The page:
Unless you have a marital agreement, most of your property is subject to division in Washington state divorce proceedings. Community property laws ensure that each spouse can receive a fair share of the couple’s assets regardless of who earned more during the marriage.
Unfortunately, some people will do just about anything to reduce what their ex receives when they divorce. Some spouses will dissipate marital assets. That means that they give giveaway, destroy or misuse resources that should belong to both spouses.
How would dissipation affect the property division outcome in a Washington divorce?
Dissipation can amount to thousands of dollars or more
Numerous kinds of behavior may constitute dissipation. Going out and gambling with a significant amount of your paycheck when you found out your spouse filed for divorce could be one example. Spending thousands of dollars on restaurants and hotels while conducting an extramarital affair might be another.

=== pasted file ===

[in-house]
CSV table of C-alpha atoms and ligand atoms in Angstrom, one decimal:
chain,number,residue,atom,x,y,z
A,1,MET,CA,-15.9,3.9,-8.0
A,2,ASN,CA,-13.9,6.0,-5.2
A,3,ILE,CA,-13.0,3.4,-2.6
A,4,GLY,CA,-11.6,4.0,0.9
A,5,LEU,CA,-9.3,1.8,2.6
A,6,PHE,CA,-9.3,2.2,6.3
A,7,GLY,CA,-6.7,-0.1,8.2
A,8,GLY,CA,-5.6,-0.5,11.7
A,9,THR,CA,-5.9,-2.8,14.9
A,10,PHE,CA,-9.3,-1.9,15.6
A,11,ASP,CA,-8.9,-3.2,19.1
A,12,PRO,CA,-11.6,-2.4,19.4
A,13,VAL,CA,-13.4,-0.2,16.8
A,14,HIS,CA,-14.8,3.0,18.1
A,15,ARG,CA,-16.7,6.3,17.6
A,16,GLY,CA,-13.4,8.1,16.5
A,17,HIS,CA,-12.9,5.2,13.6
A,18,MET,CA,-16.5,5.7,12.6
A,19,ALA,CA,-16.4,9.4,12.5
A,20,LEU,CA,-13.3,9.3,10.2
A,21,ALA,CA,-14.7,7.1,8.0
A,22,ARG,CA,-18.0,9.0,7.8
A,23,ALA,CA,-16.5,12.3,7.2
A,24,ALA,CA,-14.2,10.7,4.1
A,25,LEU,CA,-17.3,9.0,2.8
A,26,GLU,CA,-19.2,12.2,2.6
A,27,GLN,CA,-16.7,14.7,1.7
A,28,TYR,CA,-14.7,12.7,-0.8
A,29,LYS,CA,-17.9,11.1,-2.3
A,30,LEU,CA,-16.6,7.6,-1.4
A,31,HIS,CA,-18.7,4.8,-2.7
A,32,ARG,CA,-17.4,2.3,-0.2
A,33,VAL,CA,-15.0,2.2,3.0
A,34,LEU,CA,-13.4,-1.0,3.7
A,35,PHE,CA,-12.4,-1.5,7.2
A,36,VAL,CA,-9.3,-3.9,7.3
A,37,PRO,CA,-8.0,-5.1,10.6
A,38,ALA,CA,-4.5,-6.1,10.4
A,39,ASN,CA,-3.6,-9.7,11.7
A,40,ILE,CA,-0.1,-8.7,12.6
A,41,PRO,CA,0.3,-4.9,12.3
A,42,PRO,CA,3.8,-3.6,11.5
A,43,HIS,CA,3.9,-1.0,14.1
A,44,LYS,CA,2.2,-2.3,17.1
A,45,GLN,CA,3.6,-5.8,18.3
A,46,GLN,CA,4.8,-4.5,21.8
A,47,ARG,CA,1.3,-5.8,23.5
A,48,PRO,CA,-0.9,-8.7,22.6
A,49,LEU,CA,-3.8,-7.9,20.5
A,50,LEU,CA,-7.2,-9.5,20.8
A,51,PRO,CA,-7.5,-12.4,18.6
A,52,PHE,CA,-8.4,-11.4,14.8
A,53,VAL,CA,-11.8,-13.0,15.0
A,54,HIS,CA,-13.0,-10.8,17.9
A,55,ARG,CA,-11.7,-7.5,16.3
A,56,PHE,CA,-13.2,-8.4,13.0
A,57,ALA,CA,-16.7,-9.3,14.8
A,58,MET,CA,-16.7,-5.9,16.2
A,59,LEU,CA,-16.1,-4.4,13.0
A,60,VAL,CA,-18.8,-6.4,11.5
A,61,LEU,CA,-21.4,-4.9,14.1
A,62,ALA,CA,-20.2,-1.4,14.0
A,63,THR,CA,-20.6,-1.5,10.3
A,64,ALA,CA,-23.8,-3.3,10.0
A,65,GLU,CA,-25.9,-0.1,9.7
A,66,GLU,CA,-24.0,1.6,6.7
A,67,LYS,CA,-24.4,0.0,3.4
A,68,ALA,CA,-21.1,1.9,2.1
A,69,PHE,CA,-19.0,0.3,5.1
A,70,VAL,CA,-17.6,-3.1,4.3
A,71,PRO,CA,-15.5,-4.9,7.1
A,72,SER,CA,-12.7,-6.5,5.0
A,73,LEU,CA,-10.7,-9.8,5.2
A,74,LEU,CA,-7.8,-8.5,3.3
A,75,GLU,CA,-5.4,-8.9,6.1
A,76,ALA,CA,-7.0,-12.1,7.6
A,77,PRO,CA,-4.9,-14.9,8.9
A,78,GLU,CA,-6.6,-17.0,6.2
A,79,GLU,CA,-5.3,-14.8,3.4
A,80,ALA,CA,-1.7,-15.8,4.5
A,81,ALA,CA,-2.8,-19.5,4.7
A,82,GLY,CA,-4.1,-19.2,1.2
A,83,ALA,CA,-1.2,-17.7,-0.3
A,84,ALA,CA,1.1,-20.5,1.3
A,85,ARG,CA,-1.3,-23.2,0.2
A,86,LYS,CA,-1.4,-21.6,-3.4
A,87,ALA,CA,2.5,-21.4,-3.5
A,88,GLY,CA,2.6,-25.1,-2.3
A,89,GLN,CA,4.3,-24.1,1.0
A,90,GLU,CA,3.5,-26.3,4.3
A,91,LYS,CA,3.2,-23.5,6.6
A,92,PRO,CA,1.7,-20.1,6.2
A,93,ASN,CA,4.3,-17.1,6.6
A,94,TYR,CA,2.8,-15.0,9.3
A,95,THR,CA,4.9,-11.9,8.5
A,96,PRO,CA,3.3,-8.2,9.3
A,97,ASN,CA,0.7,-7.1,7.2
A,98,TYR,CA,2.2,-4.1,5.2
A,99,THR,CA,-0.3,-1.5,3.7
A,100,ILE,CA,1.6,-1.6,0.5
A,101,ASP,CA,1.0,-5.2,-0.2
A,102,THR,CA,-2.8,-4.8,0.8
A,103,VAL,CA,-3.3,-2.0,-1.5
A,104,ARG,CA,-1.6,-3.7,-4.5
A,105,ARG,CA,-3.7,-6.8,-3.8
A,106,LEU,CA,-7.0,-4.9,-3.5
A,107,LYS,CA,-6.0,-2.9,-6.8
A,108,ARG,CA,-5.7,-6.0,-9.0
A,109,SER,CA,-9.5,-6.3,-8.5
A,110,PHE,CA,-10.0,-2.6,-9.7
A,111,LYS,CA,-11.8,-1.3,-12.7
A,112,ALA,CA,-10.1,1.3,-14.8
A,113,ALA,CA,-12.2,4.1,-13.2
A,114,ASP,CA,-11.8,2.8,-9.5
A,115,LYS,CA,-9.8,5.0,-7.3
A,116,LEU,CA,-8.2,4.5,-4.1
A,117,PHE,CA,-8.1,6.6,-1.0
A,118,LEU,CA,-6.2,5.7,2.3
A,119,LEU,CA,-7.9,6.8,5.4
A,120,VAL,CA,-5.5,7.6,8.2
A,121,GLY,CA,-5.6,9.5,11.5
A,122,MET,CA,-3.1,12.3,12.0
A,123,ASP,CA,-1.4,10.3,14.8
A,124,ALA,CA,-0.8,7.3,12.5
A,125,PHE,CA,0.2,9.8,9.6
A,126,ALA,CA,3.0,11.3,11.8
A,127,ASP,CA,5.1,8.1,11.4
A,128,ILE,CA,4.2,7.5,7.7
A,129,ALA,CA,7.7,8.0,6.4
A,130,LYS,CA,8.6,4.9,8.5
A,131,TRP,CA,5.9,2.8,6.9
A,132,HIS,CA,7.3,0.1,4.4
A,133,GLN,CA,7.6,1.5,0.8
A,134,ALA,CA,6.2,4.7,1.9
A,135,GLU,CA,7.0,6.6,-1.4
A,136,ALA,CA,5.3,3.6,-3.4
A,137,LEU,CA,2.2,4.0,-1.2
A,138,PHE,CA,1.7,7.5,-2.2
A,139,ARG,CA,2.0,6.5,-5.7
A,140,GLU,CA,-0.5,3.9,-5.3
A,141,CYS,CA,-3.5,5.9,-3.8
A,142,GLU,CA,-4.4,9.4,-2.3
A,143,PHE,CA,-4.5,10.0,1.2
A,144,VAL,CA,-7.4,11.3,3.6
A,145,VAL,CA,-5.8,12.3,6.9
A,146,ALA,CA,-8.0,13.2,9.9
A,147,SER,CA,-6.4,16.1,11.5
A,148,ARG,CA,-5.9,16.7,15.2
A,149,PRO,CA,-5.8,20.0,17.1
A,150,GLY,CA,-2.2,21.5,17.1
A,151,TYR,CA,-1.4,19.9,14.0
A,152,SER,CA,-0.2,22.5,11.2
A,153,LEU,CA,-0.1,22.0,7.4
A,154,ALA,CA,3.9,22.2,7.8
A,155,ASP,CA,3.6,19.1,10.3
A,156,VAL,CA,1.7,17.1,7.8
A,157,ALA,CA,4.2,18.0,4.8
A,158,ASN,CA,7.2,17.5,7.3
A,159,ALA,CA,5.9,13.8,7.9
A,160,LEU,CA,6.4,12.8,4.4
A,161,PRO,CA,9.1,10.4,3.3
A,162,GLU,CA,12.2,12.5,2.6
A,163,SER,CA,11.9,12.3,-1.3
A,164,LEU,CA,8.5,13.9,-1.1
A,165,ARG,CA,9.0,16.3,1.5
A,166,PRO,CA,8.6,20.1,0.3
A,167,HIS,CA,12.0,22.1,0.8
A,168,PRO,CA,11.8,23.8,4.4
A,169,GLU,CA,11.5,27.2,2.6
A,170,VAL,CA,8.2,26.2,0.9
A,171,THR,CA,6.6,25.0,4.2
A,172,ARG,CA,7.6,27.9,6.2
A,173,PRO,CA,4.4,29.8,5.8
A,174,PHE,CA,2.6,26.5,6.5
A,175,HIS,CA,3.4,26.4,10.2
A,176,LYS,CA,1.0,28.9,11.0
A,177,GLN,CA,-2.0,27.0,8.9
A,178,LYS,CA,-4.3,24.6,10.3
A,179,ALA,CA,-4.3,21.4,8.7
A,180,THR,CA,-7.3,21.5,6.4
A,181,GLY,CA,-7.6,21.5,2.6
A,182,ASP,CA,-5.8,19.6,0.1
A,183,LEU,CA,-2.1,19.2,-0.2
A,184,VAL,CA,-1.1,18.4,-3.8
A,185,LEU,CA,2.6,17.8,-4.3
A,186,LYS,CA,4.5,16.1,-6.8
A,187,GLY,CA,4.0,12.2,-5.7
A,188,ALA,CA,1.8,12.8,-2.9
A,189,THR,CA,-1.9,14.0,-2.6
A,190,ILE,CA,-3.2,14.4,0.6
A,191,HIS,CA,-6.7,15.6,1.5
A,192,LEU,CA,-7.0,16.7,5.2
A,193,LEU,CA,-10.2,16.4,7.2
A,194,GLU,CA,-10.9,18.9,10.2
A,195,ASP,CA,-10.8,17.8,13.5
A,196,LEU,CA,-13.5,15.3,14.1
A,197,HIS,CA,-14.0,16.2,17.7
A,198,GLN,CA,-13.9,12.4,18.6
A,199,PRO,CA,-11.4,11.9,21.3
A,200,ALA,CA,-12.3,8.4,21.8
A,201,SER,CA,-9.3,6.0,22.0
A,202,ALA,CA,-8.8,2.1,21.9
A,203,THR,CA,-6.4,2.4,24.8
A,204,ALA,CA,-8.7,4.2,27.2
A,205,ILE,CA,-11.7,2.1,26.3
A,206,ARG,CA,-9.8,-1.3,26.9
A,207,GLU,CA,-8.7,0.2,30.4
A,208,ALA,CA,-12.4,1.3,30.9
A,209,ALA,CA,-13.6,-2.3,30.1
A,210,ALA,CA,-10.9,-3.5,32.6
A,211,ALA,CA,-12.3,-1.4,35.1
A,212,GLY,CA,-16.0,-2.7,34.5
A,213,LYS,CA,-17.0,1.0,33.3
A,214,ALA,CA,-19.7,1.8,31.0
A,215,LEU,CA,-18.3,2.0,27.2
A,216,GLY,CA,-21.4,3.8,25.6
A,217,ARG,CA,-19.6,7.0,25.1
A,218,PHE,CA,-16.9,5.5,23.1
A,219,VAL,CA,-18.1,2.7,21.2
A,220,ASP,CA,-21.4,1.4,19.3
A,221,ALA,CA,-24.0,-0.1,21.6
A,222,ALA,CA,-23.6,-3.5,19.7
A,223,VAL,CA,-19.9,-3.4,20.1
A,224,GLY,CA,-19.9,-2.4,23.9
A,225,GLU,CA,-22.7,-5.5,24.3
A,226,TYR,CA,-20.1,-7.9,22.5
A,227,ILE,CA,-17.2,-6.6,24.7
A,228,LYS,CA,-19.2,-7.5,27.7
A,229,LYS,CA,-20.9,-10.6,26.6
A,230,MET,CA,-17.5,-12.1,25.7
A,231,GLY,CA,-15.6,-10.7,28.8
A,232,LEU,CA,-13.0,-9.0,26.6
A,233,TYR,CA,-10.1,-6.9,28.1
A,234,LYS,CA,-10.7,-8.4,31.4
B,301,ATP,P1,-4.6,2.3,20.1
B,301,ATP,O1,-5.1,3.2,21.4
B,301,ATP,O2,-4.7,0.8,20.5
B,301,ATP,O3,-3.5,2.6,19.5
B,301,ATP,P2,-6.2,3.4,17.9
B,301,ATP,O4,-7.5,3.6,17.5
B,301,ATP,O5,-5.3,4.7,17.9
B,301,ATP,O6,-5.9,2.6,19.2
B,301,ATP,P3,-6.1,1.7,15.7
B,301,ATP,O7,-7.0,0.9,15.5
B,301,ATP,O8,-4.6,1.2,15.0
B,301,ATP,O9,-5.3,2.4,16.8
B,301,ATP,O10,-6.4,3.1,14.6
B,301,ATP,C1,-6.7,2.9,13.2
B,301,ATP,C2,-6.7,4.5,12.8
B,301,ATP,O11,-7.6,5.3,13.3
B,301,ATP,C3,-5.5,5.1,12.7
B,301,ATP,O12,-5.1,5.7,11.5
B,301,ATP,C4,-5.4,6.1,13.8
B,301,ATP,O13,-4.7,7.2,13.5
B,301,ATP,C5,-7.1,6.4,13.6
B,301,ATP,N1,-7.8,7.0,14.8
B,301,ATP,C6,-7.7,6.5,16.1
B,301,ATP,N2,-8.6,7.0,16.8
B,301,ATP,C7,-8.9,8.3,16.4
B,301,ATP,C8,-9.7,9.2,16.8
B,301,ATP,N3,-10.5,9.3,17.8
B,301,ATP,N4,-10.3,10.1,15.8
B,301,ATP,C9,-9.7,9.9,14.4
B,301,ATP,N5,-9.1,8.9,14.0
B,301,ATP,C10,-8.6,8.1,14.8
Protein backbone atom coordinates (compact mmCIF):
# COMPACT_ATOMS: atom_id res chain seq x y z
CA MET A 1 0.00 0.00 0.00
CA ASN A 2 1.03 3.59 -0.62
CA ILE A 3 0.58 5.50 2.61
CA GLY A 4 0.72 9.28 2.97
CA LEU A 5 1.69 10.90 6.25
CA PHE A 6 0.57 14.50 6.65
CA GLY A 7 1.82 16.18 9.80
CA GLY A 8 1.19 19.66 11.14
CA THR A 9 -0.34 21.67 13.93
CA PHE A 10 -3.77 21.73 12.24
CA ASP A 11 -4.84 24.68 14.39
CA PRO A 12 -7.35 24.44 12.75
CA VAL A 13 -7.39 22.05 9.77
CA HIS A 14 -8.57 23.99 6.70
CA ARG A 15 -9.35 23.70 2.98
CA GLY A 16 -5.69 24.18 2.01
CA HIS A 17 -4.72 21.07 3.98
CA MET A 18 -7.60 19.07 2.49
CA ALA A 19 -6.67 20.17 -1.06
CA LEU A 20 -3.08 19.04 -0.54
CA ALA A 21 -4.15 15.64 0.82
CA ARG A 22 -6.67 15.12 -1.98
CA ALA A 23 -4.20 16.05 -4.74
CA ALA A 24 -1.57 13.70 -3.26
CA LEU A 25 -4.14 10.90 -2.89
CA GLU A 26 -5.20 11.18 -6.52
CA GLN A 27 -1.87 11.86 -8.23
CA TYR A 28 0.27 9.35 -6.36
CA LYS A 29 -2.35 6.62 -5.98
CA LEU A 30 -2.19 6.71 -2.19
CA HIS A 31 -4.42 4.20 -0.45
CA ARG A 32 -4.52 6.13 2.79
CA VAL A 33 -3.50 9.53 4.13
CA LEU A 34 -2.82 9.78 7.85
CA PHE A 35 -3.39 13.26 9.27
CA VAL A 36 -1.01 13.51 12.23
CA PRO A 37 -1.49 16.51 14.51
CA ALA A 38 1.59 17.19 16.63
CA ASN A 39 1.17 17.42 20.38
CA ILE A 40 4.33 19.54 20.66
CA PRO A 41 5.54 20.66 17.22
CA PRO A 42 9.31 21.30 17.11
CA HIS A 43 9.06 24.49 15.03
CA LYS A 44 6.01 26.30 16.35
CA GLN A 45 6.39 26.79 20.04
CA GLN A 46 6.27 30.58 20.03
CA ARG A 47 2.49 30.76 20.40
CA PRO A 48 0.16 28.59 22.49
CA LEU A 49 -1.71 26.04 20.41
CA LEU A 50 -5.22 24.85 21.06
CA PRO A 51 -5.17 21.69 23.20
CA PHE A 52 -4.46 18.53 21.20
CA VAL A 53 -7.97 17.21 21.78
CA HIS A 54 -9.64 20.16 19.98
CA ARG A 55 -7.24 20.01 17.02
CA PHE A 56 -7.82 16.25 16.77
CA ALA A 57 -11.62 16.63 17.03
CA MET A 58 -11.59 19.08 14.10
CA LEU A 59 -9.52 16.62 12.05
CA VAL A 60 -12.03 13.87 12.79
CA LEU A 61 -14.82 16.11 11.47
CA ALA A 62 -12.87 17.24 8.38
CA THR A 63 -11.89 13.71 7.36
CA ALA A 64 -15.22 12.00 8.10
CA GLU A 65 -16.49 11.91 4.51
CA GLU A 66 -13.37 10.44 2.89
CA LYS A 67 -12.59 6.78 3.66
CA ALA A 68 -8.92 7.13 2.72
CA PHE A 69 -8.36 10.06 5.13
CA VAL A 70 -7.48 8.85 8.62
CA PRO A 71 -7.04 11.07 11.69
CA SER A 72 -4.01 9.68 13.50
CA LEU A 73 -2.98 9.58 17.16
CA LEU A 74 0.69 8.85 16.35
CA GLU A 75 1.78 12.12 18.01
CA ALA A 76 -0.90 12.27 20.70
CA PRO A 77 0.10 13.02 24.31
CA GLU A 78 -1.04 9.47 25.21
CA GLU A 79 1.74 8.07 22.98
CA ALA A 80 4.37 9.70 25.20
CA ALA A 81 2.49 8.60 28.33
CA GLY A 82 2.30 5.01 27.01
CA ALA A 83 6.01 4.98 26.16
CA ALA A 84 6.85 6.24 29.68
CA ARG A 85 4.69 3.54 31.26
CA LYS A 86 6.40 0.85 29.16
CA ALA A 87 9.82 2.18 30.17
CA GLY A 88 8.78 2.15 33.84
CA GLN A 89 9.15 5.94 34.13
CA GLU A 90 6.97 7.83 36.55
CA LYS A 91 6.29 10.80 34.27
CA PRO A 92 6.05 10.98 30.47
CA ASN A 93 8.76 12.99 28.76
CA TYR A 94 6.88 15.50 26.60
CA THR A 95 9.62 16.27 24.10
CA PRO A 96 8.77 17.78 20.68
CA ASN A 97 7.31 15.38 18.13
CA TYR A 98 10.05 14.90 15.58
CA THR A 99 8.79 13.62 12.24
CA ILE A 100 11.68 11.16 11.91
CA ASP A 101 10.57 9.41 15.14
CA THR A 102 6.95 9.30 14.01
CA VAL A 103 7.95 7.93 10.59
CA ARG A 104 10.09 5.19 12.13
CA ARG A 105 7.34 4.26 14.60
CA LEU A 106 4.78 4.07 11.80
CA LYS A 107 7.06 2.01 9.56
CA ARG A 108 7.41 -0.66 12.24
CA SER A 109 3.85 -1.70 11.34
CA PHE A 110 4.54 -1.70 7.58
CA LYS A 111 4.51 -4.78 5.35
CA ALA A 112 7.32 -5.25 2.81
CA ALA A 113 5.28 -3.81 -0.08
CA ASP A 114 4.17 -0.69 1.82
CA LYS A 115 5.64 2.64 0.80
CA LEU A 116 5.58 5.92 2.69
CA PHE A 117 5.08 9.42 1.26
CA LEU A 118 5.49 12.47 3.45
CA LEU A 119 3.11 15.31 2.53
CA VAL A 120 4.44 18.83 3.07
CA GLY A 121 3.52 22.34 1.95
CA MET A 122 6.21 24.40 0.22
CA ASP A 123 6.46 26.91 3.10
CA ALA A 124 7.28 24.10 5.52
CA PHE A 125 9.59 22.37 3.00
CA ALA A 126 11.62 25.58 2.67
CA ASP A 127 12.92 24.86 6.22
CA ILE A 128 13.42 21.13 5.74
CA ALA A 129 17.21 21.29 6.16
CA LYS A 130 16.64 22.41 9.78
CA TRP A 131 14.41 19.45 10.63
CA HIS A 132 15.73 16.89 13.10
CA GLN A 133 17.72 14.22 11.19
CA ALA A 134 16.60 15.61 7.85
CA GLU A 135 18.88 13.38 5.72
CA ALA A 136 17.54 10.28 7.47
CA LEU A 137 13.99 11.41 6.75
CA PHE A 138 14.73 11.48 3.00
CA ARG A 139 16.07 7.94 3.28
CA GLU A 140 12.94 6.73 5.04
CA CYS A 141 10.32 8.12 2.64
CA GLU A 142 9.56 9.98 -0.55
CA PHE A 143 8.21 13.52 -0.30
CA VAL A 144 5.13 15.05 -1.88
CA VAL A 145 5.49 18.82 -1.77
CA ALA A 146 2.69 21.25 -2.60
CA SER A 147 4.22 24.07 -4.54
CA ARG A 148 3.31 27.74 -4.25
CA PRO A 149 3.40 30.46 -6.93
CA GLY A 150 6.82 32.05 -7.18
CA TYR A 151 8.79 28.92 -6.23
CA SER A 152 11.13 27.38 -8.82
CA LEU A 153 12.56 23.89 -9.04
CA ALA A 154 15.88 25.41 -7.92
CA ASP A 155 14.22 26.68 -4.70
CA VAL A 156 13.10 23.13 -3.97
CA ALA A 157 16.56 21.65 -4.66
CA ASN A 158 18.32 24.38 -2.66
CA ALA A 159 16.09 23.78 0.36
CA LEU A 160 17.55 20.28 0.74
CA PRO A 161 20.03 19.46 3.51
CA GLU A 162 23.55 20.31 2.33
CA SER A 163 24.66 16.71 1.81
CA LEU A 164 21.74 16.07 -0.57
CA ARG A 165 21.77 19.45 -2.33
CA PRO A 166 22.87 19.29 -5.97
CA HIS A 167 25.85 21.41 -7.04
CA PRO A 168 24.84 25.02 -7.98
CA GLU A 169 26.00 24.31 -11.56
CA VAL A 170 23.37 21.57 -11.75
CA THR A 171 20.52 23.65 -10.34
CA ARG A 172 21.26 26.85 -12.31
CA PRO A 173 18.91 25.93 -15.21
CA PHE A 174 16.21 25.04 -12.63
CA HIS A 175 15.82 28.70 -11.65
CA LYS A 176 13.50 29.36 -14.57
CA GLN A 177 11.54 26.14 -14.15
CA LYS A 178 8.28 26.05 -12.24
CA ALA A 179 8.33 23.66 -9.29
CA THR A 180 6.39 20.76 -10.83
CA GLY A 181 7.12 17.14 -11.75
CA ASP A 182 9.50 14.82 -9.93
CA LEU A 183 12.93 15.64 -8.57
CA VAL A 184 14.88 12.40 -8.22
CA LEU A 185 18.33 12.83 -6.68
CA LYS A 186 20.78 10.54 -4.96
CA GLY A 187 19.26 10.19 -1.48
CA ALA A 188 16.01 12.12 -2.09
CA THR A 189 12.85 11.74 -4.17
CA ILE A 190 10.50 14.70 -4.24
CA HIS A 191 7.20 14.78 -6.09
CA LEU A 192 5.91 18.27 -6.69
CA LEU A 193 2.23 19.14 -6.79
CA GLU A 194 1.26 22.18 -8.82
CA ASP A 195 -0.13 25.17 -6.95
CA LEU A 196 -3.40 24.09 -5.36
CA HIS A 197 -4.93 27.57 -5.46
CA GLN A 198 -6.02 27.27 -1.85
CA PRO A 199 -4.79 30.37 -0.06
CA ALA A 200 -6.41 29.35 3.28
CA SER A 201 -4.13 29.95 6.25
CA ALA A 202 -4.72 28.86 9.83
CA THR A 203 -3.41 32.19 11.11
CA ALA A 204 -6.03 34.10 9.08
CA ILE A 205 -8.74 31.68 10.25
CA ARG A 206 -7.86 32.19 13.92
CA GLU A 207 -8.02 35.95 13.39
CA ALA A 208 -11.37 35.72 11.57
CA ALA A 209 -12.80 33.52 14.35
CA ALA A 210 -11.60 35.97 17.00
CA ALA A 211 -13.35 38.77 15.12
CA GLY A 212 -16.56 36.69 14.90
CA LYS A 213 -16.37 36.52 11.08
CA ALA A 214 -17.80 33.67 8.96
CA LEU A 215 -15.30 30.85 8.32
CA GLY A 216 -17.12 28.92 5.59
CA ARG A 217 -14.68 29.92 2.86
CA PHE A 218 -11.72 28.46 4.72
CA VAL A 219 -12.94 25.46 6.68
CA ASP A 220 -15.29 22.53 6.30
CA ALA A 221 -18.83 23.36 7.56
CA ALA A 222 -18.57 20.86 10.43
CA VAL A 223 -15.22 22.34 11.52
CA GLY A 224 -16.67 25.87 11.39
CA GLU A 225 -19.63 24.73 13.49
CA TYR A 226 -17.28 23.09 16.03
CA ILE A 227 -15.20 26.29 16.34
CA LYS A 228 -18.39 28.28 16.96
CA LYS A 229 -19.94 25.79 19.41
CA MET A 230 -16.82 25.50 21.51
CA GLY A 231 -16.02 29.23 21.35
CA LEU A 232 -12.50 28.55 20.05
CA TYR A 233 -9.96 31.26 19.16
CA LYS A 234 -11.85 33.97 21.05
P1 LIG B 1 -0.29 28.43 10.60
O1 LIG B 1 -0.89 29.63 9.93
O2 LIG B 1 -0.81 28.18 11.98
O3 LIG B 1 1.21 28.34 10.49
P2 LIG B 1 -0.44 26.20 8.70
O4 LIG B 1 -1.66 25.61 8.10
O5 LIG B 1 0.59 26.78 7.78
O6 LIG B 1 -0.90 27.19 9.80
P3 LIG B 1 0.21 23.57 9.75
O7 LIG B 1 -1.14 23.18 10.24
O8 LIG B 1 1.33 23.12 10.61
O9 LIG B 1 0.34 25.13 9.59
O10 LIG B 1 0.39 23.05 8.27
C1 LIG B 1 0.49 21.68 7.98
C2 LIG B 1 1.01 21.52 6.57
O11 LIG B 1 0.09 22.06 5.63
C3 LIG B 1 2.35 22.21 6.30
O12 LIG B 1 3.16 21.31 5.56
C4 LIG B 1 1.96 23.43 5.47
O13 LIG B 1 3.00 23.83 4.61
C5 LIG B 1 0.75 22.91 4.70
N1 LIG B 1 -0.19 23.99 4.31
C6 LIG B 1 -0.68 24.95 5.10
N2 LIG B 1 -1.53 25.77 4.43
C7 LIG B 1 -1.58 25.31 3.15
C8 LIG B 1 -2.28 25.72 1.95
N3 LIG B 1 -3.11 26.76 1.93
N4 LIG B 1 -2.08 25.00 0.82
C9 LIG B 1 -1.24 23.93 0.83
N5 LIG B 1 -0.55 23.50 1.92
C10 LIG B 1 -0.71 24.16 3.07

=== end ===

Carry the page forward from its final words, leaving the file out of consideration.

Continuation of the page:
Giving away assets so that the other spouse won’t get to claim them in the divorce is another kind of dissipation. Some people will sell marital assets for a fraction of what they are worth and then split the proceeds with their spouse. Others might give away marital property as gifts to their friends, family members or co-workers with the expectation that they will later reclaim those assets after the divorce.
If you can put a financial value on the assets your spouse wasted, diminished or destroyed, then you may be able to ask the Washington courts to adjust the property division outcome in your divorce to reflect that misuse of marital assets. You have a right not to have your spouse’s bad financial behavior put you at a disadvantage.
Learning more about the rules that apply to Washington divorces can help you prepare for the end of your marriage.